MARK RIENZI, BECKET FUND FOR RELIGIOUS LIBERTY: Well, Megyn, they've lost one round of it and this is a case where the Supreme Court every time it has heard the government's arguments has ruled against them. So, the government may think that it can tell nuns what their Catholic faith requires but every time the government's made that argument at the Supreme Court, they've lost including in this case a year ago. So, we think they're going to lose again. They simply put the bureaucrats in D.C. don't get to tell nuns what their faith requires.

KELLY: Who -- just -- who is working for the Little Sisters who requires these contraceptive services?

RIENZI: Well, the government argues that some of their employees might want them. That is not something that's ever happened, that's not something that's ever been an issue for the sisters. And their help plan is never provided them. So, I'm not sure it is true that there's anyone who wants it.

KELLY: Okay. So, let me just jump in. The government says, look, little sisters, you're not a church, but you are a related organization, so if you just sign this form saying, we're not going to do it because of our faith. That will allow said employees, some unknown employees to go get this coverage directly from the insurer. You're out of it. What is your beef?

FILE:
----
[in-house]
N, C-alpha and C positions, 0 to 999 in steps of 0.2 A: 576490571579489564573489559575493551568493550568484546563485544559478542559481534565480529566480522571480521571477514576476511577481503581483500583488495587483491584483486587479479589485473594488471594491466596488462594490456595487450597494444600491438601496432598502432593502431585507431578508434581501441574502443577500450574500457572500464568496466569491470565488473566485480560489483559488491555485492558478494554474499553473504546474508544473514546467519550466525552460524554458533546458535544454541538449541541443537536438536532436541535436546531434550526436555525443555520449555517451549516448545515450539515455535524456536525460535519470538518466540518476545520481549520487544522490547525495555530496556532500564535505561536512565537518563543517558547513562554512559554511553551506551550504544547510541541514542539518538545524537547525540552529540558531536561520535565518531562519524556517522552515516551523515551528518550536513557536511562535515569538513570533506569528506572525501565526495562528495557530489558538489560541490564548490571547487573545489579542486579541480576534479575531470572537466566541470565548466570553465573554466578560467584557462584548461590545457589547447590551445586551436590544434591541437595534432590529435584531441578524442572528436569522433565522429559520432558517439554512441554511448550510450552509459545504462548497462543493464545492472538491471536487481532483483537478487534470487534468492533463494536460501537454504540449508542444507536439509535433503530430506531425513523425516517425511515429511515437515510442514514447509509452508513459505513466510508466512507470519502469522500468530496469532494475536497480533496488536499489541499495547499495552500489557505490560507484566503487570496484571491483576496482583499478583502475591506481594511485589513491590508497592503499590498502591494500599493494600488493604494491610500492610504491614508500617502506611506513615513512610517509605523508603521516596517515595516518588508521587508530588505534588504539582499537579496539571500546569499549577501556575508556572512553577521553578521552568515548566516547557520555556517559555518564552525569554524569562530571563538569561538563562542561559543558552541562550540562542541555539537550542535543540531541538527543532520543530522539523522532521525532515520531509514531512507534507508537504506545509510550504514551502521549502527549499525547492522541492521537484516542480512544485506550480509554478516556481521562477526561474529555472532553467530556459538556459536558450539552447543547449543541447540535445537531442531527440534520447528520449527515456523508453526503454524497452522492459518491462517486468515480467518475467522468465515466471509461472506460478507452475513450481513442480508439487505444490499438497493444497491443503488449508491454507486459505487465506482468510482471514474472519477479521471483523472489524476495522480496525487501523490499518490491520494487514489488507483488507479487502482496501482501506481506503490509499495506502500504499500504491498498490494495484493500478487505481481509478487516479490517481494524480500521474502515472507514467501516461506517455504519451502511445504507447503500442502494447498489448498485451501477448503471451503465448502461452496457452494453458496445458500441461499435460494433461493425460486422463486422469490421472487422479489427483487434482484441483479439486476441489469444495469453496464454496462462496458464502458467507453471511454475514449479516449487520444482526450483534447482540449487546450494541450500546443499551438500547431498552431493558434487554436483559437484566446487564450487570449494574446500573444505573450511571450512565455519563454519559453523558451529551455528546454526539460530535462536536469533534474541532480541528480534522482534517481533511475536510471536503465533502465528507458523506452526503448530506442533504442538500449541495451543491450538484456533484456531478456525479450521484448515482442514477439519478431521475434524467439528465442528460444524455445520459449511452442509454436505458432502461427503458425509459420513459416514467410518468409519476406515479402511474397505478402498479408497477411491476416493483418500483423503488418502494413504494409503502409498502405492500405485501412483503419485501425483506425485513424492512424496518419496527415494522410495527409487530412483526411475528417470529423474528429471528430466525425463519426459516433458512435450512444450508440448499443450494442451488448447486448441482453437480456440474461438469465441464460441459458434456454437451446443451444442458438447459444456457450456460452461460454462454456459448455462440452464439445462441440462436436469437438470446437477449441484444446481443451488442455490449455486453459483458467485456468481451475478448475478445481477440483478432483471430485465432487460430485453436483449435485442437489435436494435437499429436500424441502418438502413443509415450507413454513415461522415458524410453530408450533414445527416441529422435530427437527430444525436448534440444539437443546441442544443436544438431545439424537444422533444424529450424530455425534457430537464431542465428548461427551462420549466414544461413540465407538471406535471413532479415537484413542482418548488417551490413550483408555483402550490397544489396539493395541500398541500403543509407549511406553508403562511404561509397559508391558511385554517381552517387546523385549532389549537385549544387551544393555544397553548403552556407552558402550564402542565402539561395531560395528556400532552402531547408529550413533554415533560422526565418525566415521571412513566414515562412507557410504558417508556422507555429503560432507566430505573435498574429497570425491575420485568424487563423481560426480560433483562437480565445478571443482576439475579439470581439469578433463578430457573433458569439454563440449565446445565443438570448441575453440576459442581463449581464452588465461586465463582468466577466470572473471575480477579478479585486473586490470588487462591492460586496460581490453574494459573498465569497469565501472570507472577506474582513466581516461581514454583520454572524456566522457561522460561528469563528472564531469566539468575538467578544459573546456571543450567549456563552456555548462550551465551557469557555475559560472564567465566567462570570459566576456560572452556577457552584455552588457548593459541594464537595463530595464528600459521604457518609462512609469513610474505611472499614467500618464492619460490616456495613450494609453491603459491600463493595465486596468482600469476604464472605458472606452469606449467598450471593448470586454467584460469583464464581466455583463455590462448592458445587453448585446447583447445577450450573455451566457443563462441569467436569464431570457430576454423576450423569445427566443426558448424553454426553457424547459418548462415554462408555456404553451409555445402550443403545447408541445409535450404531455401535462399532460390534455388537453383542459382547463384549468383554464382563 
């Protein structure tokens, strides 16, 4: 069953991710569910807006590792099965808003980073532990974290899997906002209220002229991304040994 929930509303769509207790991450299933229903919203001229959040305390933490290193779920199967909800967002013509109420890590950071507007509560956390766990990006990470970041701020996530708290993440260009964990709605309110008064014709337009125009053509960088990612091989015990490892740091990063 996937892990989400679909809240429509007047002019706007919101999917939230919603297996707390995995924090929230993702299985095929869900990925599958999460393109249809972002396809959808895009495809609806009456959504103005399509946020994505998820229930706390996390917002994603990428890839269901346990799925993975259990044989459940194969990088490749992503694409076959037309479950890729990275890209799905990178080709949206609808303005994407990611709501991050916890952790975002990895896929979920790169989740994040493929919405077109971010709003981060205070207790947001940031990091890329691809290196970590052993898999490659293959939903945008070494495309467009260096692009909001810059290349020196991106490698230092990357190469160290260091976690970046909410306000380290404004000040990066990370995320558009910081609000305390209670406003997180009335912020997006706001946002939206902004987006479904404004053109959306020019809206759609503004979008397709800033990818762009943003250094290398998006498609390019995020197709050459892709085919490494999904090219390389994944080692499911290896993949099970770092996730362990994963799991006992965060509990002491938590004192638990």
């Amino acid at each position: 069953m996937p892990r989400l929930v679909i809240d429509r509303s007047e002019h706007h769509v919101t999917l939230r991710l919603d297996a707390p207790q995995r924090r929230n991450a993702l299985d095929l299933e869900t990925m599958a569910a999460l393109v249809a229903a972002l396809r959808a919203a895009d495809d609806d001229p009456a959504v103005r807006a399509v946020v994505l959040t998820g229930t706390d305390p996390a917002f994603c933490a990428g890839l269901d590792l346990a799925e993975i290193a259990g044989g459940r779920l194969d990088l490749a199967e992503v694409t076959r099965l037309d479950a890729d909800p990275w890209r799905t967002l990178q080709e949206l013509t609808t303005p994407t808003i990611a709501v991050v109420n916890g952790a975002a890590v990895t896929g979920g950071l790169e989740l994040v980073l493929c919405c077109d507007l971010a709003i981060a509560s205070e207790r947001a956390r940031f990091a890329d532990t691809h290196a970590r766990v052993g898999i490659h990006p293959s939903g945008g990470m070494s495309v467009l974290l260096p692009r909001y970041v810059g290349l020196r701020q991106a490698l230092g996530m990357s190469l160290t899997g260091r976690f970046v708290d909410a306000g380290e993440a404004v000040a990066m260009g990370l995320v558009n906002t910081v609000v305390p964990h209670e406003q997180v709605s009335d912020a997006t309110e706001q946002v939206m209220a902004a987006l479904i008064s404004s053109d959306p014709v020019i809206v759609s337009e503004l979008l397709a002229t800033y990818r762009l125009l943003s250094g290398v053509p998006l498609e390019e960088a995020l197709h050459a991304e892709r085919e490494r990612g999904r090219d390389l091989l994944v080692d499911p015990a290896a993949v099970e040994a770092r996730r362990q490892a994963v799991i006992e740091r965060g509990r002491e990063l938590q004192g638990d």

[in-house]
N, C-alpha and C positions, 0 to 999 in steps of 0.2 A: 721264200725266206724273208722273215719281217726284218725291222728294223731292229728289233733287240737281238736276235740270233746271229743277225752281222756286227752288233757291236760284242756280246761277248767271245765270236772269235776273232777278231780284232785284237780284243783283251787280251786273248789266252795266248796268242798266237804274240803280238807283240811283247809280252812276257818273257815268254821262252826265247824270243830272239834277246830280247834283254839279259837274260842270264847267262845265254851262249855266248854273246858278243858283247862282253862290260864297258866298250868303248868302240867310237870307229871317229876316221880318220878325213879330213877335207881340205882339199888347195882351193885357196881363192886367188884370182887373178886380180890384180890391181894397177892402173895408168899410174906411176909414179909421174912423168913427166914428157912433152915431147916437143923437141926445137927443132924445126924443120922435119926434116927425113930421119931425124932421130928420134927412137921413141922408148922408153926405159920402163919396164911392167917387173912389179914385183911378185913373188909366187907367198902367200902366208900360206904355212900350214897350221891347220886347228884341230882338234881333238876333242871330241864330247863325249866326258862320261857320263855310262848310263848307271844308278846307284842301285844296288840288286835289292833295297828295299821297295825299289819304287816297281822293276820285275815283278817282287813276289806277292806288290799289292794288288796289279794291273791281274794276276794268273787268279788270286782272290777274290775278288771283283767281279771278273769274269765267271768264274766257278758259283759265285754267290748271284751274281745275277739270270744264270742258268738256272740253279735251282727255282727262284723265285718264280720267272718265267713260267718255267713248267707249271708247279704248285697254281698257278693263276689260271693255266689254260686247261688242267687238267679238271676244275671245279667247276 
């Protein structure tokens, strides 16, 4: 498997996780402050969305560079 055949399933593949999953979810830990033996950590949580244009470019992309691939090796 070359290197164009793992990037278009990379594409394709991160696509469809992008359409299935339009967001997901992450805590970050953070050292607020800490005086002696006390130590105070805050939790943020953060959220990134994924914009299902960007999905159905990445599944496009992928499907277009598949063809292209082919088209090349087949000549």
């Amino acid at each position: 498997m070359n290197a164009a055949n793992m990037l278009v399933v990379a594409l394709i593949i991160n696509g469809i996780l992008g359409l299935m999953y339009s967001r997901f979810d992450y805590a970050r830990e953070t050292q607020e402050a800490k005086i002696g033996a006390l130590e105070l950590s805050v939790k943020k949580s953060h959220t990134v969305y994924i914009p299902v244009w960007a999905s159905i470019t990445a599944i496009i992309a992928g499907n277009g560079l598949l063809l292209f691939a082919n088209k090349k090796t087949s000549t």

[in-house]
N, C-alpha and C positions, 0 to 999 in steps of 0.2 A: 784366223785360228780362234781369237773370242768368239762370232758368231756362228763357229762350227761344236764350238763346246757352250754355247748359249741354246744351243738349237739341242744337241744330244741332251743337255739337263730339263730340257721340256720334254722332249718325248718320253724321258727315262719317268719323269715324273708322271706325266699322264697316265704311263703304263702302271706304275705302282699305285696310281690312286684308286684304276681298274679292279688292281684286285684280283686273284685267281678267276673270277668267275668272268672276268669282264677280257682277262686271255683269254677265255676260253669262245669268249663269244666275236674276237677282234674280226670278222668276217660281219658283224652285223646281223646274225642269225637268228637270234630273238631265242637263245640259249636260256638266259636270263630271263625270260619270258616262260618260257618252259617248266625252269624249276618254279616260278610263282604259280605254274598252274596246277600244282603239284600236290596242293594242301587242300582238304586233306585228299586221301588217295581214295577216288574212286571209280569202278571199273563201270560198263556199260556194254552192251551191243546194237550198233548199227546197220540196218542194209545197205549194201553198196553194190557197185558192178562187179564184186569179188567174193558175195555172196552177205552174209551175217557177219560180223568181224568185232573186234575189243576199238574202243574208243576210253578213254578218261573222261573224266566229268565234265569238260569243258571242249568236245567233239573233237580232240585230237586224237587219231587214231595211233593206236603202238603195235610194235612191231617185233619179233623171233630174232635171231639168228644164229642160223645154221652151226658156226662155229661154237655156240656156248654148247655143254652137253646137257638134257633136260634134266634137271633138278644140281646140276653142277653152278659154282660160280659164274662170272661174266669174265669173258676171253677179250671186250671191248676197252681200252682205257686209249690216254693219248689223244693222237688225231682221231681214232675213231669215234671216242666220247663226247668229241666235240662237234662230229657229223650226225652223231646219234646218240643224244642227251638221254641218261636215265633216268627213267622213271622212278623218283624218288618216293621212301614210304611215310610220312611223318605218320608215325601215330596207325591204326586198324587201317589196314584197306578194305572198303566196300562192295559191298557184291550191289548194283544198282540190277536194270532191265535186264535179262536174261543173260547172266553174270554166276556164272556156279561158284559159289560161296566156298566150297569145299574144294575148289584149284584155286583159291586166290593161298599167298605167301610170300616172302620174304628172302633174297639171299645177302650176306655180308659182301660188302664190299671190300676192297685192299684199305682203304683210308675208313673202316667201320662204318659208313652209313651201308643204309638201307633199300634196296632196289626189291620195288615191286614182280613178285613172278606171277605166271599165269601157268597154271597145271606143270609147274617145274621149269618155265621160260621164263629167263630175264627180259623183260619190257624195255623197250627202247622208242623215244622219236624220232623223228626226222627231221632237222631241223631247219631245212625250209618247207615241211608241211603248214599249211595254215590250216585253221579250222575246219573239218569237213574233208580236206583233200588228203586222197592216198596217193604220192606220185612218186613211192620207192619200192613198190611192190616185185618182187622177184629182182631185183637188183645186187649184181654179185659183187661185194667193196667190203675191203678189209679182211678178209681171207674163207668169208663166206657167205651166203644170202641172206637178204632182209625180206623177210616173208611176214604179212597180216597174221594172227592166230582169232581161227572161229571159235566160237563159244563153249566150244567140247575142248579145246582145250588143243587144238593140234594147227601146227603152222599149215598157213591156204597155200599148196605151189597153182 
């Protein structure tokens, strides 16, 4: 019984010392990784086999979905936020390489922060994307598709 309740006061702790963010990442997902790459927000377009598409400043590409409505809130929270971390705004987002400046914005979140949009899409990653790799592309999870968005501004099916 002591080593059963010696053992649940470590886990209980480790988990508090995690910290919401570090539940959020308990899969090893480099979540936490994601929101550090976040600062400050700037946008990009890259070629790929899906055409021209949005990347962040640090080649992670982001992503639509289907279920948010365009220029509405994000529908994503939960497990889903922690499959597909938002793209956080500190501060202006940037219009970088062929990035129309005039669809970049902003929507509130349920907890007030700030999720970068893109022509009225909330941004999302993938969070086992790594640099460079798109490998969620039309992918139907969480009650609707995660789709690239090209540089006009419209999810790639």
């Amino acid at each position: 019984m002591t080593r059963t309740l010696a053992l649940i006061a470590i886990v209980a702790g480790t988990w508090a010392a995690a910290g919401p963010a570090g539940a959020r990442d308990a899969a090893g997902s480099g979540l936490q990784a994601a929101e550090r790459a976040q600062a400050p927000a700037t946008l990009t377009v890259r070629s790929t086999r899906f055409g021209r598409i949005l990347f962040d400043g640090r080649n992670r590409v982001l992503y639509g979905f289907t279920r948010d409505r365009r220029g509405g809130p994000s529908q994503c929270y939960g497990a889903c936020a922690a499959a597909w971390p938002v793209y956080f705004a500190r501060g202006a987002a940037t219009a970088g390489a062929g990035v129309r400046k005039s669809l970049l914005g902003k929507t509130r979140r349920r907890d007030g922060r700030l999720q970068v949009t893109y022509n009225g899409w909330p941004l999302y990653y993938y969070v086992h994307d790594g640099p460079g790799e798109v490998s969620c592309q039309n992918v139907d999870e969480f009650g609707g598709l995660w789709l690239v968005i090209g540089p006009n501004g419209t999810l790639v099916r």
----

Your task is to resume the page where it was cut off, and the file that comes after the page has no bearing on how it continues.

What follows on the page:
RIENZI: So the problem is that it's two fold, one, is that the little sisters' religious beliefs tell them they can't sign those forms. But two, is that the government says the way it wants to get the drugs to people is by taking over the Little Sisters' insurance plan and their insurance program and the infrastructure of that plan to give them out. And just like a Jewish school can't let the government use its cafeteria to give out pork sandwiches or Catholic hospital can't let the government use its surgery rooms to perform abortions. The nuns can't give the government control of their plans to give out the drugs. All of which is particularly ridiculous now that the government has its exchanges. The government has its own delivery system. It doesn't need to go drag the nuns into this.